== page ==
“Someday” is Poison: Don’t Make This Goal-Setting Mistake
How you set your goals determines everything.
A goal is a thing you try to achieve.
We set goals because we want to achieve goals.
Right. No surprise here.
This may seem like standard fare, but actually most people set goals to make themselves feel better and don’t have a plan for achieving them… like at all.
Let’s say you want to build a house.
So you say, I want to build a house. Or you say, My goal is to build a house.
These statements are wildly different.
The first statement, I want to build a house, is much closer to the process. It implies you could start today.
When you say, my goal is to build a house, you are saying, “someday I’ll build a house.” When you say this, you disconnect your brain from any timeline of actually building a house.
This now pushes your goal further away yet you believe you are closer.
That is the goal trap.
It’s very easy to set goals far off in the future because we don’t have to do the hard work of mapping out a process.
We feel good imagining ourselves having accomplished our goal.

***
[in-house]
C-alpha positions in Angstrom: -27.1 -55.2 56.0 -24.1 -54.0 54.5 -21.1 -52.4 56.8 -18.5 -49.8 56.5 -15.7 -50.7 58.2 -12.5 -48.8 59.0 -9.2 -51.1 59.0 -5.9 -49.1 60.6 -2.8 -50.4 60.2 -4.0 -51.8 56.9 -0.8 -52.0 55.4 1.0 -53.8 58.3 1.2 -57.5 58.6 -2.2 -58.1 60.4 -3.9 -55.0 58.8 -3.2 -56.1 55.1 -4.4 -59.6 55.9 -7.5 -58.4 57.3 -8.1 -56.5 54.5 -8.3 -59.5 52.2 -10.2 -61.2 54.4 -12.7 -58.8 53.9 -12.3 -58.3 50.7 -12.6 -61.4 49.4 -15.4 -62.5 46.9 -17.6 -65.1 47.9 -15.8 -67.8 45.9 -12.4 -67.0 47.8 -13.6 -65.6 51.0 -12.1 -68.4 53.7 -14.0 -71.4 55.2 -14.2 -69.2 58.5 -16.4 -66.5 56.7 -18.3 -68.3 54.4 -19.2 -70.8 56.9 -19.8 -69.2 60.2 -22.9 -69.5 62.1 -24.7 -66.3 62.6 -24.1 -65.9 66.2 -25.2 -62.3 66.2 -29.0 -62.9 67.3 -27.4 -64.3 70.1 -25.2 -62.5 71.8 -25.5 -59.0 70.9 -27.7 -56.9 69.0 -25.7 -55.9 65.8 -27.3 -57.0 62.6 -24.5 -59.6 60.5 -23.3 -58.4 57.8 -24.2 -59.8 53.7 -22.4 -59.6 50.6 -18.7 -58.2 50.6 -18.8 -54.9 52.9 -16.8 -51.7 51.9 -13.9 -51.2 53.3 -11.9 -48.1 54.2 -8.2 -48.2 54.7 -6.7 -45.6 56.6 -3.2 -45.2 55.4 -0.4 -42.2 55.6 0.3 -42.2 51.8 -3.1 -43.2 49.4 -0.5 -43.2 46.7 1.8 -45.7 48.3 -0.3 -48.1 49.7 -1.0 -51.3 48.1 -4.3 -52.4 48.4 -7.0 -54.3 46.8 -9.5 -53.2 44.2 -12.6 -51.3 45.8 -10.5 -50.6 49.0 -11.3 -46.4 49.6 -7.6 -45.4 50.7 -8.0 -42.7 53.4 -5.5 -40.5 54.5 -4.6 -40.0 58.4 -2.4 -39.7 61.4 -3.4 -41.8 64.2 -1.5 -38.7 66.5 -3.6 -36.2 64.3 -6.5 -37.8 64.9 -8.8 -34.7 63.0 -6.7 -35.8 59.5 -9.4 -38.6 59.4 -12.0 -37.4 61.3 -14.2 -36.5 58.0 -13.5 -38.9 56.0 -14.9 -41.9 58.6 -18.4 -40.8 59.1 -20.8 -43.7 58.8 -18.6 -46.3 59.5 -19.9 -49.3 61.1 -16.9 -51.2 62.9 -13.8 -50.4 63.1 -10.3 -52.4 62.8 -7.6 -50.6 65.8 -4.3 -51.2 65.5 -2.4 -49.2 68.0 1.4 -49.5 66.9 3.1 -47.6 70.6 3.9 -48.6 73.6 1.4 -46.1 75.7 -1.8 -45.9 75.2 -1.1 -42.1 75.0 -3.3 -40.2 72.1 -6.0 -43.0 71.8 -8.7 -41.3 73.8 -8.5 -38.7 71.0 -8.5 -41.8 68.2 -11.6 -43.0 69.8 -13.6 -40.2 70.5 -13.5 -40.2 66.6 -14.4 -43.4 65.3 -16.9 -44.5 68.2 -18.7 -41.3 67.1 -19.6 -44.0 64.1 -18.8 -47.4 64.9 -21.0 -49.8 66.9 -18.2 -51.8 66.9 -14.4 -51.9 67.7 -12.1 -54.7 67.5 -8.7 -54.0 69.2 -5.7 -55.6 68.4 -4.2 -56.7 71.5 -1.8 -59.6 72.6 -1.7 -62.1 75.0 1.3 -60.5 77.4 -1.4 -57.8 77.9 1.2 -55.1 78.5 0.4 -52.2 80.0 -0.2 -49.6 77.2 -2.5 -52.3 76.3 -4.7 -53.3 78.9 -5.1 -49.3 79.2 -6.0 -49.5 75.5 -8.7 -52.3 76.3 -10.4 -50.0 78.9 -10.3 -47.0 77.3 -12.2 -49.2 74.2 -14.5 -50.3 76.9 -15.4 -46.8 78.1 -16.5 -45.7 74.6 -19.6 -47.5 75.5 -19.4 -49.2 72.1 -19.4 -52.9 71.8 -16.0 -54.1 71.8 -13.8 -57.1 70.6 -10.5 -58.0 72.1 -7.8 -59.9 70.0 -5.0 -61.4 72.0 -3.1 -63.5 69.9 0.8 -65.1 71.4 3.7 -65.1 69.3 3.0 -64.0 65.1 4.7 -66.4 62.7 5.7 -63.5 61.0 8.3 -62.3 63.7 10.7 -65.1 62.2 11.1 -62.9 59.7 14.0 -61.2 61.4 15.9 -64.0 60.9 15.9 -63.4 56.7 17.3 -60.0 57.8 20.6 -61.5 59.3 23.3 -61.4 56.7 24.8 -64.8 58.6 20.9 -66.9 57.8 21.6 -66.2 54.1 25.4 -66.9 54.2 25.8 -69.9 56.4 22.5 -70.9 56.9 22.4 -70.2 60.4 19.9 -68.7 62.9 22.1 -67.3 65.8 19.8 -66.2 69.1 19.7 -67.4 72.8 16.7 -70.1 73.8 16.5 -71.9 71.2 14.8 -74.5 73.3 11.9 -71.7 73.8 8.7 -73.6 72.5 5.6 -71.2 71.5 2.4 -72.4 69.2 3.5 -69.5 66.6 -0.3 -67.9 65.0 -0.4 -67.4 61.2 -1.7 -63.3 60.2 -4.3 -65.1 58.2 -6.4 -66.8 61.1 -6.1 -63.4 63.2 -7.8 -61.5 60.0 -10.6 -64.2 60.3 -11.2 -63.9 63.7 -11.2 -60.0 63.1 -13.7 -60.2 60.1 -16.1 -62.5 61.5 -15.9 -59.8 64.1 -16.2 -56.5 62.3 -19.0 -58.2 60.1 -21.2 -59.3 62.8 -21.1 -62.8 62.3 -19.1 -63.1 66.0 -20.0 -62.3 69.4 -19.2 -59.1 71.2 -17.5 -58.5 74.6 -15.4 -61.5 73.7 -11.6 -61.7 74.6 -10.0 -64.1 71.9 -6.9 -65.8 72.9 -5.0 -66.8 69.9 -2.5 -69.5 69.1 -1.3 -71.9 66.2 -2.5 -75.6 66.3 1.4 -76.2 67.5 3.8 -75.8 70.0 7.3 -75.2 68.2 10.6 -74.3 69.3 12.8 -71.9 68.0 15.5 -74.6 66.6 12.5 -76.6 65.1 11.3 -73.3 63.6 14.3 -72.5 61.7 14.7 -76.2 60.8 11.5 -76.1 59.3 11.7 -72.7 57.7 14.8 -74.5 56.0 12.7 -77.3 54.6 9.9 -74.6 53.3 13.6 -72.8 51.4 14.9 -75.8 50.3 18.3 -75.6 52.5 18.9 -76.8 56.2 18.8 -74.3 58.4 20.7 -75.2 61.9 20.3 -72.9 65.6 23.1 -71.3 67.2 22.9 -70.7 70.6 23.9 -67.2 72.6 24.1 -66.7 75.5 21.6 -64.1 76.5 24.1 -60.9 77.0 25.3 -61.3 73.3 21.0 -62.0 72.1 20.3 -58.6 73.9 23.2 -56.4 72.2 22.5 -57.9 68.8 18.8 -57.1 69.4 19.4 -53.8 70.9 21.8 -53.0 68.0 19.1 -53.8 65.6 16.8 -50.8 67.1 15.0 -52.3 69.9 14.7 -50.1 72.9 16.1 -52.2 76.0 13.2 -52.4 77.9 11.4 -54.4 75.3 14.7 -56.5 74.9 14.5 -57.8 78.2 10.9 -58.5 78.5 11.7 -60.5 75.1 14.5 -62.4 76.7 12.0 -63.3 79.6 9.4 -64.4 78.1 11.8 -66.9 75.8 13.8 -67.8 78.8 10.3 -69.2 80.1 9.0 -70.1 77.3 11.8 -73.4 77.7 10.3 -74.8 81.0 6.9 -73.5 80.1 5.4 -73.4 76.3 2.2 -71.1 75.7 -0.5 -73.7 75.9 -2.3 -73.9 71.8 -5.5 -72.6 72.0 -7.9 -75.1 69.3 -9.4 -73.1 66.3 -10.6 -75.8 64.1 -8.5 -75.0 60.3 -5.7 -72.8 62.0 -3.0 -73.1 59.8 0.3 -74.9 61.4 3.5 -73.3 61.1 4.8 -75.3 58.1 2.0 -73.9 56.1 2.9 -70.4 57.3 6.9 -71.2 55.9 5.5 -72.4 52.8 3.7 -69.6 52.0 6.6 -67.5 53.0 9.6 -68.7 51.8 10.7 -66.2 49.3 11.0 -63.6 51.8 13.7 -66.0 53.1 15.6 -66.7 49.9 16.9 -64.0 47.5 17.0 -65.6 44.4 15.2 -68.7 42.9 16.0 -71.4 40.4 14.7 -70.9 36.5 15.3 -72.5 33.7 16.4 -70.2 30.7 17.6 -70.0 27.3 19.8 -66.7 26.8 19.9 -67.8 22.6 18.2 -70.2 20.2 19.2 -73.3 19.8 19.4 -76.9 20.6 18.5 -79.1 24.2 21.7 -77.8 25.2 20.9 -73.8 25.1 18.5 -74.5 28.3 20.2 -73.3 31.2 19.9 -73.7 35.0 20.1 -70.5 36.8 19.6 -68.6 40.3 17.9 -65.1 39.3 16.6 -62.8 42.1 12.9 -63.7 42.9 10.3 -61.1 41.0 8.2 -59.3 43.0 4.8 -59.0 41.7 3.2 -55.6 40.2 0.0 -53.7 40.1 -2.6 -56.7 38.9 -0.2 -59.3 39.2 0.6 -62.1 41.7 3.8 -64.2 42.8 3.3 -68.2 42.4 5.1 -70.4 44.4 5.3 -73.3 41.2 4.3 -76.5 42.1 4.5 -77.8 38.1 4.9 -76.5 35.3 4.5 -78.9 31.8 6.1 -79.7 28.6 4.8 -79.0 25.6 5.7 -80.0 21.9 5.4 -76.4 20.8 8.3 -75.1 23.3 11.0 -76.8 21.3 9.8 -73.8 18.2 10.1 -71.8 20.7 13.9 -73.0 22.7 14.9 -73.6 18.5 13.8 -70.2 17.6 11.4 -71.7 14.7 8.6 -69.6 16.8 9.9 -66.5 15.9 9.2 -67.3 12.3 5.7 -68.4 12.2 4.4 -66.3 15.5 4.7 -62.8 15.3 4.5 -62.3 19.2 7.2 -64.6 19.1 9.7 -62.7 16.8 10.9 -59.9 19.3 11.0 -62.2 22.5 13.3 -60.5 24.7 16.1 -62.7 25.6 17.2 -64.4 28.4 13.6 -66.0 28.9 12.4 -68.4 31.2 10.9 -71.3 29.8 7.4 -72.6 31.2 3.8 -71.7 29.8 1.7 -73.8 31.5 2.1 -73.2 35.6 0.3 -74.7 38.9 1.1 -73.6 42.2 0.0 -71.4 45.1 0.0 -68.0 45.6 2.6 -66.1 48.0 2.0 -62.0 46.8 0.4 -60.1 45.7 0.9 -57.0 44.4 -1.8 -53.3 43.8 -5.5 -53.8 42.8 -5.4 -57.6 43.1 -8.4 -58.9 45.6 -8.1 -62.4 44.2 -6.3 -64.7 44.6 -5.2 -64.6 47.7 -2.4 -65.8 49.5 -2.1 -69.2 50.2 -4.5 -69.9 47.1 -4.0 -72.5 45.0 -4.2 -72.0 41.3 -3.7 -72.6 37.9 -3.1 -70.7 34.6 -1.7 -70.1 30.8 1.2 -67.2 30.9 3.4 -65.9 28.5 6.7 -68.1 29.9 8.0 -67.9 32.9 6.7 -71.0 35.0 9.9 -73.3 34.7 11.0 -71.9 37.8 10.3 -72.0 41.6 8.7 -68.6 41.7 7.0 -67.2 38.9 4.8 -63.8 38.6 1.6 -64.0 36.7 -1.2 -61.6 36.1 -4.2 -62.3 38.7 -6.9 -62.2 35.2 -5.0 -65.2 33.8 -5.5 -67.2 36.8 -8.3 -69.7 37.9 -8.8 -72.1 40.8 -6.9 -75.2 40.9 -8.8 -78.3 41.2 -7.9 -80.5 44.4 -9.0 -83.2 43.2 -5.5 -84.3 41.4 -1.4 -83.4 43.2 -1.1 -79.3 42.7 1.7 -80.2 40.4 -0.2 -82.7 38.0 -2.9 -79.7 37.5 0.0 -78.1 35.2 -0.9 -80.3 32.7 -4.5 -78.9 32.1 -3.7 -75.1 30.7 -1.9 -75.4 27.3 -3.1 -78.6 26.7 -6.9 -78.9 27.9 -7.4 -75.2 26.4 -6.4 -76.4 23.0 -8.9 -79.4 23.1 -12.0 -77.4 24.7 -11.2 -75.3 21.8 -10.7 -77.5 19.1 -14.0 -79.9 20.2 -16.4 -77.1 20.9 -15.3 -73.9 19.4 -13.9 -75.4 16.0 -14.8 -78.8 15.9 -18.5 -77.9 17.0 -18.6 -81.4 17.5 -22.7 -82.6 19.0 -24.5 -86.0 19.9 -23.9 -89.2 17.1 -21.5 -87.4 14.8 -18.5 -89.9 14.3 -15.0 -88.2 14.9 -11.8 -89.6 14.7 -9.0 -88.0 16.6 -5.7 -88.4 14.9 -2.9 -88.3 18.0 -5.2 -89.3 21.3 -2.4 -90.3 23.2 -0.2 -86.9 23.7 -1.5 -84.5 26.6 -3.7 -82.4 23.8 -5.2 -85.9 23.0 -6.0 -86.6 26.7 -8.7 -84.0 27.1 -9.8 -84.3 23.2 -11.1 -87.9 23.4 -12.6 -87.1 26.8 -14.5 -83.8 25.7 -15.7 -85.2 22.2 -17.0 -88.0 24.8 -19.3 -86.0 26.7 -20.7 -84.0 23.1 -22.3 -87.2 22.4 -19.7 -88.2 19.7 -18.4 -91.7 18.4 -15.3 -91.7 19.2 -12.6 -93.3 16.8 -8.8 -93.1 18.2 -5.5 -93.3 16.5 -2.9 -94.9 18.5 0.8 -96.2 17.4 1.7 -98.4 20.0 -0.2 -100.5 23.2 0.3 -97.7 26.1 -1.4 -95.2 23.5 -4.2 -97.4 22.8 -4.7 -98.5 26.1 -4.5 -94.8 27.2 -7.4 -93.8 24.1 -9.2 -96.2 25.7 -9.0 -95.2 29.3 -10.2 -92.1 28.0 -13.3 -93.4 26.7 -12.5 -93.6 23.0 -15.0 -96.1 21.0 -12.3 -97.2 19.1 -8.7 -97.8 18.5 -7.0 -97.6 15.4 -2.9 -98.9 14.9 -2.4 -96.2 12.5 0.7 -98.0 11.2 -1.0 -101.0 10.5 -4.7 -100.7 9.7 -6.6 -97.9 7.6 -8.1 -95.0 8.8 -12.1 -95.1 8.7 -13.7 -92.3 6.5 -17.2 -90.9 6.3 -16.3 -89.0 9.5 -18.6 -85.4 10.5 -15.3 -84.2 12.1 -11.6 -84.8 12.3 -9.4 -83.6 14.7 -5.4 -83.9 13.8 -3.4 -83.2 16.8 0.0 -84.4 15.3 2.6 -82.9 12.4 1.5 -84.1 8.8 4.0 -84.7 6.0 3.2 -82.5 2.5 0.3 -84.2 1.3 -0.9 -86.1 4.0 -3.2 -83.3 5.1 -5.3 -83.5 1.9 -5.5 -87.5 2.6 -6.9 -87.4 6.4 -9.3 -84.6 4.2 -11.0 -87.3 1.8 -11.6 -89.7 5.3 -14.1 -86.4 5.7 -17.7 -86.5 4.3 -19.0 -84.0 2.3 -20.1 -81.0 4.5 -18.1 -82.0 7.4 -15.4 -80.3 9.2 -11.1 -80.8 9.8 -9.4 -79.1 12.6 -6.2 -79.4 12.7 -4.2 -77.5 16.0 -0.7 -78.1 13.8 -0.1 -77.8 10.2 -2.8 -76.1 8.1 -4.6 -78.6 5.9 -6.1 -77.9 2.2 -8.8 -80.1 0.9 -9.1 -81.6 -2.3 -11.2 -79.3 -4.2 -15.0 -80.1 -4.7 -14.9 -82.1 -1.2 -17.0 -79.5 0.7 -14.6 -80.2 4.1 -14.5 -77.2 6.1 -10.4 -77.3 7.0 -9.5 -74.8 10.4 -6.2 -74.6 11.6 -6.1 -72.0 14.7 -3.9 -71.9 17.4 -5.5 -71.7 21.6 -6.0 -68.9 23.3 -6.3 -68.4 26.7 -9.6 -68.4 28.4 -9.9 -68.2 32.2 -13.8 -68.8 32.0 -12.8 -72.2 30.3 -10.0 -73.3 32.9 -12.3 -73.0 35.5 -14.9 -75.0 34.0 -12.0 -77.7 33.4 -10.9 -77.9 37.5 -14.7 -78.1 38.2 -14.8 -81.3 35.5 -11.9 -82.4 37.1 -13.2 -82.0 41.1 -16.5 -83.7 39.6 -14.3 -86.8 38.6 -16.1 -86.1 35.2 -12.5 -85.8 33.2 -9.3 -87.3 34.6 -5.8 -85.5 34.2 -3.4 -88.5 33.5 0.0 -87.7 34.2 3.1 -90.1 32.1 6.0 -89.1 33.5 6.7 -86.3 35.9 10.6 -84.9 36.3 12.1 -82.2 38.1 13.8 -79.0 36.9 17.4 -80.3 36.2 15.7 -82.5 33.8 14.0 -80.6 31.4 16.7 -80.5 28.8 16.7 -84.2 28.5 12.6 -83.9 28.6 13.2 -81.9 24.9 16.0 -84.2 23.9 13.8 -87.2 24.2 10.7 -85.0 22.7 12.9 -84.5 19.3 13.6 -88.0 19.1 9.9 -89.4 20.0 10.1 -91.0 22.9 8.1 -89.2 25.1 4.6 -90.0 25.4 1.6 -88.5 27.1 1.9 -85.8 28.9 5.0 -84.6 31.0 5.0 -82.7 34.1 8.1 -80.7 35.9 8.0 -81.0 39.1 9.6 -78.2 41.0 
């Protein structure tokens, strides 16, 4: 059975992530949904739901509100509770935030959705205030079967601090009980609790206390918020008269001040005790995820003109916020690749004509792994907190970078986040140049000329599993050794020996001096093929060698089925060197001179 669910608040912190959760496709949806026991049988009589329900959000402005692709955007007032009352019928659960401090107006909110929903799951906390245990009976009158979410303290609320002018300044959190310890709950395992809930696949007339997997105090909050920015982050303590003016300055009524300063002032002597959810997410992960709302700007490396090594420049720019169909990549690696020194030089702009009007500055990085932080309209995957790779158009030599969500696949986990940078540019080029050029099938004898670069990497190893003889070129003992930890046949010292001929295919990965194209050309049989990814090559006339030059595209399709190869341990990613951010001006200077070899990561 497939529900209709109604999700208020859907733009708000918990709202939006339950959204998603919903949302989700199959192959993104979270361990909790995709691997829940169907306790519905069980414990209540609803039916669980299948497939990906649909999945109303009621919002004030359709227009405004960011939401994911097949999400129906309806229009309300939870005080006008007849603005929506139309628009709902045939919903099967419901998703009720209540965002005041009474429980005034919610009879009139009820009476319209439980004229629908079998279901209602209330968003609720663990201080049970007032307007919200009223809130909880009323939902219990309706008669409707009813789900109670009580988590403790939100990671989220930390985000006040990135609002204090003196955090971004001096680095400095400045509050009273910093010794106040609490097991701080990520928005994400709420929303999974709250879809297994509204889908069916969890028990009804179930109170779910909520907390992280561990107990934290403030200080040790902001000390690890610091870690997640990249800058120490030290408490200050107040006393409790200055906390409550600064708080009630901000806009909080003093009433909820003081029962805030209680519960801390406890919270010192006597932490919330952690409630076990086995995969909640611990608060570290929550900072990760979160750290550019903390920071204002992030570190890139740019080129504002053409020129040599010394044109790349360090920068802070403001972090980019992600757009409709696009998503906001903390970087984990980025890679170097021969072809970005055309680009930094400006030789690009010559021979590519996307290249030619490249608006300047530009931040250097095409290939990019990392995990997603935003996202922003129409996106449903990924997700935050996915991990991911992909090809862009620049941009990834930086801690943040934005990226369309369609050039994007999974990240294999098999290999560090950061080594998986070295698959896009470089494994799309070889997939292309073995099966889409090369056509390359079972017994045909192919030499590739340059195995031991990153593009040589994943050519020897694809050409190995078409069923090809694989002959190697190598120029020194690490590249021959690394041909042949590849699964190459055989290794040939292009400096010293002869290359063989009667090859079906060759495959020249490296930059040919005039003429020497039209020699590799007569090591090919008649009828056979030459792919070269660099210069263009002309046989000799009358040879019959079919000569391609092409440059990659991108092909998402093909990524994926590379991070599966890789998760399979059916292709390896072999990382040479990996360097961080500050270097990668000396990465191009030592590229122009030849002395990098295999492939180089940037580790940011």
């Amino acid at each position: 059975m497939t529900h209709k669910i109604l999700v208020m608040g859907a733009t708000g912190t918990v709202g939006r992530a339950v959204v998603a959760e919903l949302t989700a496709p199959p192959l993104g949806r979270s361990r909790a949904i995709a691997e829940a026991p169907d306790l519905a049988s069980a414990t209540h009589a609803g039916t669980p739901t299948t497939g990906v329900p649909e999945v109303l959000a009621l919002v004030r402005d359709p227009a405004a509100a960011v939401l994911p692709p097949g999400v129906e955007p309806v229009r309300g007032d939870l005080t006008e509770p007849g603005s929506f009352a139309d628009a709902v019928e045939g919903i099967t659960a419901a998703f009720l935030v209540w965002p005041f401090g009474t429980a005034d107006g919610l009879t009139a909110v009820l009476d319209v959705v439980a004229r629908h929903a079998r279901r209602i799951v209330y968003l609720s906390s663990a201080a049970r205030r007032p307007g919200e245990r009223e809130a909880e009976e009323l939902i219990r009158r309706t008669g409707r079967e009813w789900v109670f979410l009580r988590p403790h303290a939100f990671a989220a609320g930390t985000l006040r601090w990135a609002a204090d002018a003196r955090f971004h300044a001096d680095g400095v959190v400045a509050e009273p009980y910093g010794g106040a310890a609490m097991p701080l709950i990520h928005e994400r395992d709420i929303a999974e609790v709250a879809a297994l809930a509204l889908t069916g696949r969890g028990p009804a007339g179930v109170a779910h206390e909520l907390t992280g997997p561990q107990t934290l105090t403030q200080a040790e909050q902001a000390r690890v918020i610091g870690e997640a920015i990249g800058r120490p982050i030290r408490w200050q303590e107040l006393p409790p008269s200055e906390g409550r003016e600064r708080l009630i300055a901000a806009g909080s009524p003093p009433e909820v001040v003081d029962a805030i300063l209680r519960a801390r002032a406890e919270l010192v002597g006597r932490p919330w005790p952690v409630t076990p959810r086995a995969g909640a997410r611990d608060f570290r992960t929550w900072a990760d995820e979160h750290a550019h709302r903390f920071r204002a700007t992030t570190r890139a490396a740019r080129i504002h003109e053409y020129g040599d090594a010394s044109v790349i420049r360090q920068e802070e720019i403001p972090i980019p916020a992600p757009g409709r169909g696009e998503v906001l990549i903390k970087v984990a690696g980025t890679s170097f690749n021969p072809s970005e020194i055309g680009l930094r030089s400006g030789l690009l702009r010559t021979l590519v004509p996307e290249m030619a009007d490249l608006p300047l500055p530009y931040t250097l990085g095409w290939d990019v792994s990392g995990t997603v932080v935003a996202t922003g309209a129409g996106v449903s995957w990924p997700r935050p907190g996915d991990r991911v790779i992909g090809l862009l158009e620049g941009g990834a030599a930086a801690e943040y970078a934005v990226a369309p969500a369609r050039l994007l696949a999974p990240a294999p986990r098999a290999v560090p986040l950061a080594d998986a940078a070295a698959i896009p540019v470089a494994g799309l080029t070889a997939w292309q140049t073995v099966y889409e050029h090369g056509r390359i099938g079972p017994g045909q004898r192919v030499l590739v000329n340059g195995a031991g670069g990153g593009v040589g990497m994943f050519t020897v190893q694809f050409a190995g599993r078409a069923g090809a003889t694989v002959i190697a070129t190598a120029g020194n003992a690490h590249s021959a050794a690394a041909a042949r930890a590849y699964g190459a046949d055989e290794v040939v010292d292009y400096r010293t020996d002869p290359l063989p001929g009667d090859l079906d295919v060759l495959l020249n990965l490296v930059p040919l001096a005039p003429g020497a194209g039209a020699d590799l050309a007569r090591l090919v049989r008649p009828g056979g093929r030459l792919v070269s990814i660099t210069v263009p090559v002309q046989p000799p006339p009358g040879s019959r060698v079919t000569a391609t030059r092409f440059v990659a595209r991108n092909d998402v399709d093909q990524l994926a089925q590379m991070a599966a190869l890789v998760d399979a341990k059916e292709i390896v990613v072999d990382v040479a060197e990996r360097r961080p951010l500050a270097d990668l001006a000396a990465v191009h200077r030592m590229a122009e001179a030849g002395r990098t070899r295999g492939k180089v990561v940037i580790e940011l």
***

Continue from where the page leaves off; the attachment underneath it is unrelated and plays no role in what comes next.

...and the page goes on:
It doesn’t feel good to think about putting in hours of work for months or years to reach a goal.
Few think about the journey. Most think about the destination.
Let’s take a moment to think about how absurd this really is.
It’s like registering for an ultra-marathon then waking up tomorrow and changing nothing about your routine. No training plan, no nutrition strategy, nothing.
That is a sure-fire way to get injured. It’s not smart.
And this is how most people set goals.
Here’s an interesting experiment you could try:
Ask someone: “What are your goals?”
Let them answer.
Then ask, “What have you done today to achieve them?”
You’ll get a blank stare most of the time.
Here’s another telling observation of human nature and how we delude ourselves.
Go to a place like Los Angeles where 1 out of 3 is trying to break into show biz.
Ask them what their goals are.
Let them answer.
Then ask them, “How much have you practiced X today?” (X being singing, speaking, or acting.)
Blank stare. Then probably followed by some half-assed explanation of why they haven’t put in the work or how they will start tomorrow.
The process is what matters.
I’m building a house.
A statement like that implies you are already in the process.
My goal is to build a house.
A statement like this is a figment of your imagination. It is weak. It is excuse ridden. It is completely removed from the process and the very act of saying it makes you feel like you’ve done something when you haven’t.
“Someday” is poison.
Someday, for 99.999999999999% of people, is never.
Don’t set a goal if you don’t set a process for it.
Anything else is a pipe dream. A fairy tale. Postering. Delusion.